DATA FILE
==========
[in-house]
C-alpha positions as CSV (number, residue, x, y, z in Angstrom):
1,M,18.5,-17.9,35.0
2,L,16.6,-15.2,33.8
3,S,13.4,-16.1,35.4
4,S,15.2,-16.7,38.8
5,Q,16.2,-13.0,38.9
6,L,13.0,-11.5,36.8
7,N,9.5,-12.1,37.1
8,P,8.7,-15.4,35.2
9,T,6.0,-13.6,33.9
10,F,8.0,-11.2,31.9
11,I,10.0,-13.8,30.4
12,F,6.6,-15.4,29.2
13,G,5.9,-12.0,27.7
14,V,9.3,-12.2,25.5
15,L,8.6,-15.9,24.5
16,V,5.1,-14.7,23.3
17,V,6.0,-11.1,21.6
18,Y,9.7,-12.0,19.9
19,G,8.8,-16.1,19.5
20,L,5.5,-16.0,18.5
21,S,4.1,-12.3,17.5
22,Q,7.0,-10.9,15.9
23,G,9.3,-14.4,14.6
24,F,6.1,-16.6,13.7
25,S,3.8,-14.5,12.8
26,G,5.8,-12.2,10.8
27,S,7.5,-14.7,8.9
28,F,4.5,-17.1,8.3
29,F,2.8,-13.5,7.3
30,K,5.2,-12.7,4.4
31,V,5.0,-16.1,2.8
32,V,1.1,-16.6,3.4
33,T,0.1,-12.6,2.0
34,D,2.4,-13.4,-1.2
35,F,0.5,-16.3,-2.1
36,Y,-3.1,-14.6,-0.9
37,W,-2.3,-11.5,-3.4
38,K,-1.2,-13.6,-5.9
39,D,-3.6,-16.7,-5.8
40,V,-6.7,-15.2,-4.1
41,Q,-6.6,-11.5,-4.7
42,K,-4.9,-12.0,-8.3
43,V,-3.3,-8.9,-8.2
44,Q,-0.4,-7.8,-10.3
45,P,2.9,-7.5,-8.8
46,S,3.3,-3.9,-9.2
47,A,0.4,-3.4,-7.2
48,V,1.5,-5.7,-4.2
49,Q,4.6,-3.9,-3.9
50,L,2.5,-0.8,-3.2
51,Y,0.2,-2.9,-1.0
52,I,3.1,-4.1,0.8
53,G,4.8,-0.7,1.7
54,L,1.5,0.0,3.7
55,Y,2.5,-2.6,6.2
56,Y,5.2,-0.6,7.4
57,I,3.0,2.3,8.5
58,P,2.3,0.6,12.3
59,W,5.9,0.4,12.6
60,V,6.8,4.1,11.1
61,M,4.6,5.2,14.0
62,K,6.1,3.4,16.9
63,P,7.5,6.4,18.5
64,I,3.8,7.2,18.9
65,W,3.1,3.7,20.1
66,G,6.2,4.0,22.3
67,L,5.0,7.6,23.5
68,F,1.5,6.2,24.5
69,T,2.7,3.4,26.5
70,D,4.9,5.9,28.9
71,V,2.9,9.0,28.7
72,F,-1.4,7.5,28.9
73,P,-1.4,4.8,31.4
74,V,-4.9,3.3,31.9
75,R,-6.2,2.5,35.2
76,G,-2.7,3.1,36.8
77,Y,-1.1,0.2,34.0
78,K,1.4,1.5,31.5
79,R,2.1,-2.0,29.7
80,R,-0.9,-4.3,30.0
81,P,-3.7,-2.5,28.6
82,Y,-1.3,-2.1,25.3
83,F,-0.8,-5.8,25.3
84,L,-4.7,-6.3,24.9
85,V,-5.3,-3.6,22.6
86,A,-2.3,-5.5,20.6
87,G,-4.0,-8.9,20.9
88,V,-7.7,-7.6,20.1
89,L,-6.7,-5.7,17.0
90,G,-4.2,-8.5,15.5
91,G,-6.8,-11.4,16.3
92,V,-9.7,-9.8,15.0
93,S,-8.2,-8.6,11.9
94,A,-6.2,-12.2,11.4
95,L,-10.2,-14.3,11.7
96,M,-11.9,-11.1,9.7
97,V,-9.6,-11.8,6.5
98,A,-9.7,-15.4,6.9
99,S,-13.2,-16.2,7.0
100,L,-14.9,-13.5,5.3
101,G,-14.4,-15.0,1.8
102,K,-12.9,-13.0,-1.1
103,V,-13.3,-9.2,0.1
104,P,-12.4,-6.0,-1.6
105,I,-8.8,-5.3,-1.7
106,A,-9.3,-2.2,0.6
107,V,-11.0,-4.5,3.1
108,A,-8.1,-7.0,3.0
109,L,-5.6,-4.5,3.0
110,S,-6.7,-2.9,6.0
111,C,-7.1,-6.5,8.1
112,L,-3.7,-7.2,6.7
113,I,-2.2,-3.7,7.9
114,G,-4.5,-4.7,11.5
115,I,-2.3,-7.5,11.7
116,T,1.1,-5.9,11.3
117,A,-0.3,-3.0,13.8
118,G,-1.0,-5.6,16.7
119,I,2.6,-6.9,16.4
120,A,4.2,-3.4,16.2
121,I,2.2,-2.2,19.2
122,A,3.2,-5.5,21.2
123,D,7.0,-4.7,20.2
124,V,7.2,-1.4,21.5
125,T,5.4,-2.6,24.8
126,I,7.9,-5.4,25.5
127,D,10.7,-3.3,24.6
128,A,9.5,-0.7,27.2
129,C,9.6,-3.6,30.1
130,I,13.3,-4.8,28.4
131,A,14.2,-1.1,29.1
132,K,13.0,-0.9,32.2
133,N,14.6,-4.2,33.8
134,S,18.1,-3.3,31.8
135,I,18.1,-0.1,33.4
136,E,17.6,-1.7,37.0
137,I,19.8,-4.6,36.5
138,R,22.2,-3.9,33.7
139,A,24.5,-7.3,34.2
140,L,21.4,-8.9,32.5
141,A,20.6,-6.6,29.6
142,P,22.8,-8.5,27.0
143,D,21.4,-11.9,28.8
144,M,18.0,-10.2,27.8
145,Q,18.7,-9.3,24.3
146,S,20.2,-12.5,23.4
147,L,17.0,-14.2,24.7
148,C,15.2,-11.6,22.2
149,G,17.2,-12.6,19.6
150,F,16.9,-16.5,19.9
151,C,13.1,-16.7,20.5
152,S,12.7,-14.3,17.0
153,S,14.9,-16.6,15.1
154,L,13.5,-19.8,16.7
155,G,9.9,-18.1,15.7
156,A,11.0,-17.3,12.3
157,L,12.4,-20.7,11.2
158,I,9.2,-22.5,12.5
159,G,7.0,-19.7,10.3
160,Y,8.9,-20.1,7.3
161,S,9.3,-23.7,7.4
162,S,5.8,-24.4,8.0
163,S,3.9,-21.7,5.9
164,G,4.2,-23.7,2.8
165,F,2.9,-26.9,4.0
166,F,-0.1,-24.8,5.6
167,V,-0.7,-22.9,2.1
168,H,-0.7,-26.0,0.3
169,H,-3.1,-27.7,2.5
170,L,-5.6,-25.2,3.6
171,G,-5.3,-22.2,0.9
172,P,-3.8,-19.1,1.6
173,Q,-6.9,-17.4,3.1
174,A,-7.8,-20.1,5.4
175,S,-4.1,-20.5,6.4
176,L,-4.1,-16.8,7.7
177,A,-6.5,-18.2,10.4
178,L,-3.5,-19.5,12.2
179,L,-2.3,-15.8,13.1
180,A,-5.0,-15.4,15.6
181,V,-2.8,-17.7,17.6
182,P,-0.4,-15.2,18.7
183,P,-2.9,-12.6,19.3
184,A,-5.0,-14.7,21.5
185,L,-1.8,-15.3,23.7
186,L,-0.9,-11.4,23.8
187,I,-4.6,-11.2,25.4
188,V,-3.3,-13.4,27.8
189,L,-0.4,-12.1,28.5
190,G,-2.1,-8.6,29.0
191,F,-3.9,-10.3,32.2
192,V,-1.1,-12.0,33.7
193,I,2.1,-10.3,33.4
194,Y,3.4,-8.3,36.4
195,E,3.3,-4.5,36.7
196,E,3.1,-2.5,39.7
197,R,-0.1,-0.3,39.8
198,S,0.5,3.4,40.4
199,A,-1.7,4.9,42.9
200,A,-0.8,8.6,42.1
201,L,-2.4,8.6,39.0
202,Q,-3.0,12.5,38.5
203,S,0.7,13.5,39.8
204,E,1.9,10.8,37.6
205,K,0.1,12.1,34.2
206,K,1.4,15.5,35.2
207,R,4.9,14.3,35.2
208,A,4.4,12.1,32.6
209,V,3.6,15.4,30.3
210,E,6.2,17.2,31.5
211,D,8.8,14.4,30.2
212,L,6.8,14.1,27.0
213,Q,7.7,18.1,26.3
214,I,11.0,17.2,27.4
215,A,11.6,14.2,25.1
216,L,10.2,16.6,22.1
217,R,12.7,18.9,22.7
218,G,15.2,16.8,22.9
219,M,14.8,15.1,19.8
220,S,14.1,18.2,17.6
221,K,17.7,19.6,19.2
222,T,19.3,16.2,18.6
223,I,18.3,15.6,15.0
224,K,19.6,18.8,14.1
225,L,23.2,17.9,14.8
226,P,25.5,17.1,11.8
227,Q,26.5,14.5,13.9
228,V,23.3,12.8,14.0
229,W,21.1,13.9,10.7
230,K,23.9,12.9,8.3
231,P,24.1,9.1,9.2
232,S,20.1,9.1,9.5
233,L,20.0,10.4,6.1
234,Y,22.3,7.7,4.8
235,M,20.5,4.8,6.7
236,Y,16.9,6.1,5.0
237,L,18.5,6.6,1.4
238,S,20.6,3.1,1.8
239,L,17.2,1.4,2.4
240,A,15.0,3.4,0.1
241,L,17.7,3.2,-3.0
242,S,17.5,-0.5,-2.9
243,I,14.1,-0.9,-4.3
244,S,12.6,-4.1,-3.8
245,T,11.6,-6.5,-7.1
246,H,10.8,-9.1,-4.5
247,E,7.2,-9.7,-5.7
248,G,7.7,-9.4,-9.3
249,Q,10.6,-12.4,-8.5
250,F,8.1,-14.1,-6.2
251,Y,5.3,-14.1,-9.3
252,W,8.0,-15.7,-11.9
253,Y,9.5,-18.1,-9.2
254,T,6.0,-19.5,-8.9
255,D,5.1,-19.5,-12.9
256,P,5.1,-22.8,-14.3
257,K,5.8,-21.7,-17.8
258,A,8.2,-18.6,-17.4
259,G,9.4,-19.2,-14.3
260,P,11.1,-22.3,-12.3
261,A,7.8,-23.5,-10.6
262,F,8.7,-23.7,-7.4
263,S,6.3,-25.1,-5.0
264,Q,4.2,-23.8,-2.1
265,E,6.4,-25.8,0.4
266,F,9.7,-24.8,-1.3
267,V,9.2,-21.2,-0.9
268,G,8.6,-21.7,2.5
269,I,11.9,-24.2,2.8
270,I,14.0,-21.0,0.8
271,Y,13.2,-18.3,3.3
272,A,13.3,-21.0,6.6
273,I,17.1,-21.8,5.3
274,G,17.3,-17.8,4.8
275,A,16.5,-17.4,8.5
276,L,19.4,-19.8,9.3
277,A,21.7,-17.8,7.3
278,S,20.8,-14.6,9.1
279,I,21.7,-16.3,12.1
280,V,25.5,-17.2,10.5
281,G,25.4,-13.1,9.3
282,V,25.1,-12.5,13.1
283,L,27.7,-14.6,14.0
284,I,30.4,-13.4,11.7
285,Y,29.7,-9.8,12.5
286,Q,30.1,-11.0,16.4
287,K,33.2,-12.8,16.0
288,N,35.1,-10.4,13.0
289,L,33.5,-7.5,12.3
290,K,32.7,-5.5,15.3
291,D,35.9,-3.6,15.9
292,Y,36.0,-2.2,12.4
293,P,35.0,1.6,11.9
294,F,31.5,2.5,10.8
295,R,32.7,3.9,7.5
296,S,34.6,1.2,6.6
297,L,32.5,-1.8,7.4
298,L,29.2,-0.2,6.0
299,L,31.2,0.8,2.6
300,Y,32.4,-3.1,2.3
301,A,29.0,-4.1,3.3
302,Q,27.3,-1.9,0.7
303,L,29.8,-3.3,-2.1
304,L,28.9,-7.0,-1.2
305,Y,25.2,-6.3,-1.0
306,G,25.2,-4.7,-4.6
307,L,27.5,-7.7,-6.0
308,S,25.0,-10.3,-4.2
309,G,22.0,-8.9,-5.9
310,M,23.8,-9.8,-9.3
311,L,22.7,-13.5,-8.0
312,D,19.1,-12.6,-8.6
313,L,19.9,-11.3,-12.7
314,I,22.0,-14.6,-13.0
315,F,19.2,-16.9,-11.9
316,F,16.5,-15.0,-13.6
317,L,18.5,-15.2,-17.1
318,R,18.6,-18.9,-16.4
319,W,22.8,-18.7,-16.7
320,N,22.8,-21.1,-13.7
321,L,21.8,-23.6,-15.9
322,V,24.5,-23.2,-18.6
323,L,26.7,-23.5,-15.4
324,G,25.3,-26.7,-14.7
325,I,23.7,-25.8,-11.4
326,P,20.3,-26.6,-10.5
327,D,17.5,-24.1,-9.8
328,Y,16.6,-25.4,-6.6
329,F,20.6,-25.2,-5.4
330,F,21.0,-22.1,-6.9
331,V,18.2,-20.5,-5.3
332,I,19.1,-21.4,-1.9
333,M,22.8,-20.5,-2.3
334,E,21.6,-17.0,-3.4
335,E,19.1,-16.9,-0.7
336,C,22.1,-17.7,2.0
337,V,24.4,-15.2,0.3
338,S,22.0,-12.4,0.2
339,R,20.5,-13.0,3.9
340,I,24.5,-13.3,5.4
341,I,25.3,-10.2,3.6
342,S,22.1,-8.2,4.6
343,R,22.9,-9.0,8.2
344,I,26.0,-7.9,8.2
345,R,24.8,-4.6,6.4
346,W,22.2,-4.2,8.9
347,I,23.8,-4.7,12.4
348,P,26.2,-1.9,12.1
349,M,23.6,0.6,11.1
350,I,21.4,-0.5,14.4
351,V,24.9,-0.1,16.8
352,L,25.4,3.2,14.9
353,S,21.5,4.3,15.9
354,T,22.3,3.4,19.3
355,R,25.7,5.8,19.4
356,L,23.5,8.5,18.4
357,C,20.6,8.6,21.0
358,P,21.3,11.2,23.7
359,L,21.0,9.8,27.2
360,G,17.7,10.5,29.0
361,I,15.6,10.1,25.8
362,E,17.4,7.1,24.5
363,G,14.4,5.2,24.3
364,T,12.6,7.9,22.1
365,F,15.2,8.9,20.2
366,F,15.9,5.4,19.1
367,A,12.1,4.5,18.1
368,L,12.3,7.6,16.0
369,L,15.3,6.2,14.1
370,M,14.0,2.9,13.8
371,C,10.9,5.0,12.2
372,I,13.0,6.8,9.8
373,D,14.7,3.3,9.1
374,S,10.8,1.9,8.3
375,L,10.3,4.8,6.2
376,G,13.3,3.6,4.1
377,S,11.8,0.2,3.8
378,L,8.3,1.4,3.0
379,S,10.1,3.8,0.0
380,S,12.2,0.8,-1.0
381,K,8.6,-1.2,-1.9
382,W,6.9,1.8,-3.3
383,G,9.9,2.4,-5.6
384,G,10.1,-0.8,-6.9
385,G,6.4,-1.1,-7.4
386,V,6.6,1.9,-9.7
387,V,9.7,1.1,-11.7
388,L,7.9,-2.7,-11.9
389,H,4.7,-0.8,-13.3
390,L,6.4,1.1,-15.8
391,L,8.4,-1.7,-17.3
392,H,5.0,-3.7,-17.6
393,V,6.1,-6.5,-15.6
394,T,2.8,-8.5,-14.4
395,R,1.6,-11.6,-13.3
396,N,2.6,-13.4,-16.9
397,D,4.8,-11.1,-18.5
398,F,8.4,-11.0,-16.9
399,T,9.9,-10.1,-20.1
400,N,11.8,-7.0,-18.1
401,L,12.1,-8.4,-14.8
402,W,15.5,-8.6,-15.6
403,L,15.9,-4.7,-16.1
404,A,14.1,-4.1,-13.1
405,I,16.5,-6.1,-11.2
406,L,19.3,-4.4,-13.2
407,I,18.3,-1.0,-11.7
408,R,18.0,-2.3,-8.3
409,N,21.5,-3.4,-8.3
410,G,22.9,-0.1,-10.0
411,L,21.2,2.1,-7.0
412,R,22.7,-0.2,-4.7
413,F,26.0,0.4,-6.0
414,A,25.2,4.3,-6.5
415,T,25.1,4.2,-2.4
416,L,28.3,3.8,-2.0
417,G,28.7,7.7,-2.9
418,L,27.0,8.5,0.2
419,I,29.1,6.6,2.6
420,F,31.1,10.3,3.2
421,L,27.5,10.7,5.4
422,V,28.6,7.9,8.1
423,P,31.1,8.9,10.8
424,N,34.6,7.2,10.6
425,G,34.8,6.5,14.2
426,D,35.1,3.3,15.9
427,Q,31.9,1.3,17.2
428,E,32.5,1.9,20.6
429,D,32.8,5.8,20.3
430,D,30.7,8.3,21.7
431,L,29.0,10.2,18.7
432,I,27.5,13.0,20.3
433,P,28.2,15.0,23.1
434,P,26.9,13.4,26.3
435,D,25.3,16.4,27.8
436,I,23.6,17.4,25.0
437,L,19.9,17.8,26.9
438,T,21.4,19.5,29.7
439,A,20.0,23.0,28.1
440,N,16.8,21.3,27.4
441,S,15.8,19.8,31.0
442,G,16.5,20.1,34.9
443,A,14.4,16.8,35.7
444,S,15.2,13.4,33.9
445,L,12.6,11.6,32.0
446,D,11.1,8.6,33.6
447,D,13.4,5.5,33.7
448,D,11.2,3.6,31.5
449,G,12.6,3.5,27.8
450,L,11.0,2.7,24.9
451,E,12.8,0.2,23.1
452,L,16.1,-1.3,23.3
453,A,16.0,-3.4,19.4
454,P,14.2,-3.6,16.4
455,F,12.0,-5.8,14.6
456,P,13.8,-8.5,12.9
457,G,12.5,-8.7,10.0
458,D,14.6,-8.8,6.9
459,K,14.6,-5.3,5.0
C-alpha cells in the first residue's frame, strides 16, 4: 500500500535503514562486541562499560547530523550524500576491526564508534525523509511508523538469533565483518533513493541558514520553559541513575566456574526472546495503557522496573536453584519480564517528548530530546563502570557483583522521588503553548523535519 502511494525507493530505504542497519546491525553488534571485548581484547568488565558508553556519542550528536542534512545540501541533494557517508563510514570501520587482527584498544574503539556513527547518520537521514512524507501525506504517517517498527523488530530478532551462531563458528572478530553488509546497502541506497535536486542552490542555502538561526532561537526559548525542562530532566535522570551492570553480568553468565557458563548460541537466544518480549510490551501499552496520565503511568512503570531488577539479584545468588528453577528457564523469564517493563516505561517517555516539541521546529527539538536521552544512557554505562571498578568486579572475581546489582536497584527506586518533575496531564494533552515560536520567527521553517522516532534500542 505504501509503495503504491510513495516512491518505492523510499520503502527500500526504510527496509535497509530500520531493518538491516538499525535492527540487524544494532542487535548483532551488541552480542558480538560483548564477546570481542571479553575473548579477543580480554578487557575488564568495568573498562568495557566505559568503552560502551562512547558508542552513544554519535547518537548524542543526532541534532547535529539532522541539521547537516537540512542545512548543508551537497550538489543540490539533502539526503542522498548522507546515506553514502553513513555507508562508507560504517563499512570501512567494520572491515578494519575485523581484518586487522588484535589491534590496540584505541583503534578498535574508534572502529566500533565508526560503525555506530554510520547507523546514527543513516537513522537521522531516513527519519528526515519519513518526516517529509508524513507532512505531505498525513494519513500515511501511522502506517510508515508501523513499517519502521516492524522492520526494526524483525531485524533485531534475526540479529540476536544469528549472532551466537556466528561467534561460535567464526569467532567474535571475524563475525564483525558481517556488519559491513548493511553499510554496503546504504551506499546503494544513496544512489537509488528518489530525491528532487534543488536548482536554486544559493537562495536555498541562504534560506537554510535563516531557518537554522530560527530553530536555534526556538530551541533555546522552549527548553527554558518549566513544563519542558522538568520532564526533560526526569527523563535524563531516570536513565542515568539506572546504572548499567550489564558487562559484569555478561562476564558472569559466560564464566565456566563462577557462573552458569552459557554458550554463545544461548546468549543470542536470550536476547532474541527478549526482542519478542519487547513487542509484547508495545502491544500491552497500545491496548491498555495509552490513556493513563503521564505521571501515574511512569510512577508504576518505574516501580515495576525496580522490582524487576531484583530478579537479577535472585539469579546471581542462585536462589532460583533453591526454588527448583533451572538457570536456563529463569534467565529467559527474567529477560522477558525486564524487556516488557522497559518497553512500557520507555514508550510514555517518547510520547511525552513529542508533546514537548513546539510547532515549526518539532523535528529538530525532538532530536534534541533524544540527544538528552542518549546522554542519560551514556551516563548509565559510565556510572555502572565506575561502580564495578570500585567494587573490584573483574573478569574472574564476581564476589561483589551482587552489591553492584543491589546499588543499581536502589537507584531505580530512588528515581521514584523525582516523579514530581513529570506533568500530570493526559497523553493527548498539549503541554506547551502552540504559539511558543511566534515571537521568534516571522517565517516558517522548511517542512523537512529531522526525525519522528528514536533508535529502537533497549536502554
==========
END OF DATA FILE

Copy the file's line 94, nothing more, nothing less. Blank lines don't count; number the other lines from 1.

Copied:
92,V,-9.7,-9.8,15.0